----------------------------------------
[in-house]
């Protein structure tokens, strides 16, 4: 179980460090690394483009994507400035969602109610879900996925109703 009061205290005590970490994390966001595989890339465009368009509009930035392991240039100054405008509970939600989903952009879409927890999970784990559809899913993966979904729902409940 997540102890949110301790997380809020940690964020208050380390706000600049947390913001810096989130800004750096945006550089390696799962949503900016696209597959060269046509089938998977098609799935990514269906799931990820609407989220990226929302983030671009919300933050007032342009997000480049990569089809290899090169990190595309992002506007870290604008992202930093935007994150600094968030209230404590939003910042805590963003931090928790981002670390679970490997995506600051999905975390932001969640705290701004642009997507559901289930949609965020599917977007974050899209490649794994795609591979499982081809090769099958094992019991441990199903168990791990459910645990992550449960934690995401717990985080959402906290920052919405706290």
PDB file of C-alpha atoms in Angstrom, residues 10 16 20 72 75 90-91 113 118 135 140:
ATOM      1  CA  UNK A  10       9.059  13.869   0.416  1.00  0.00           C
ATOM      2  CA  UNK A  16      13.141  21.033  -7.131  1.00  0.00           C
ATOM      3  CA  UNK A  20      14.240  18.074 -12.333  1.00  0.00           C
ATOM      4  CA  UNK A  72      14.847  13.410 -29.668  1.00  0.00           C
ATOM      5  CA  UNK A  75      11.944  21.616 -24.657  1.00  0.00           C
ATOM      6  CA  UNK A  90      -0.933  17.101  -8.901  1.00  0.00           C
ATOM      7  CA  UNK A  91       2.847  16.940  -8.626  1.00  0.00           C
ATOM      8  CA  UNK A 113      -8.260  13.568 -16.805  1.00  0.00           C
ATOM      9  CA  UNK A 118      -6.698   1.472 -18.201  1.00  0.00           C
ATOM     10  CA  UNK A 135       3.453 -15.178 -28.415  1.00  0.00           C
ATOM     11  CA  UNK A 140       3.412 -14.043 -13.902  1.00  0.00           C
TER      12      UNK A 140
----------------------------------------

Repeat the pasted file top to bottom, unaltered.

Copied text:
[in-house]
């Protein structure tokens, strides 16, 4: 179980460090690394483009994507400035969602109610879900996925109703 009061205290005590970490994390966001595989890339465009368009509009930035392991240039100054405008509970939600989903952009879409927890999970784990559809899913993966979904729902409940 997540102890949110301790997380809020940690964020208050380390706000600049947390913001810096989130800004750096945006550089390696799962949503900016696209597959060269046509089938998977098609799935990514269906799931990820609407989220990226929302983030671009919300933050007032342009997000480049990569089809290899090169990190595309992002506007870290604008992202930093935007994150600094968030209230404590939003910042805590963003931090928790981002670390679970490997995506600051999905975390932001969640705290701004642009997507559901289930949609965020599917977007974050899209490649794994795609591979499982081809090769099958094992019991441990199903168990791990459910645990992550449960934690995401717990985080959402906290920052919405706290």
PDB file of C-alpha atoms in Angstrom, residues 10 16 20 72 75 90-91 113 118 135 140:
ATOM      1  CA  UNK A  10       9.059  13.869   0.416  1.00  0.00           C
ATOM      2  CA  UNK A  16      13.141  21.033  -7.131  1.00  0.00           C
ATOM      3  CA  UNK A  20      14.240  18.074 -12.333  1.00  0.00           C
ATOM      4  CA  UNK A  72      14.847  13.410 -29.668  1.00  0.00           C
ATOM      5  CA  UNK A  75      11.944  21.616 -24.657  1.00  0.00           C
ATOM      6  CA  UNK A  90      -0.933  17.101  -8.901  1.00  0.00           C
ATOM      7  CA  UNK A  91       2.847  16.940  -8.626  1.00  0.00           C
ATOM      8  CA  UNK A 113      -8.260  13.568 -16.805  1.00  0.00           C
ATOM      9  CA  UNK A 118      -6.698   1.472 -18.201  1.00  0.00           C
ATOM     10  CA  UNK A 135       3.453 -15.178 -28.415  1.00  0.00           C
ATOM     11  CA  UNK A 140       3.412 -14.043 -13.902  1.00  0.00           C
TER      12      UNK A 140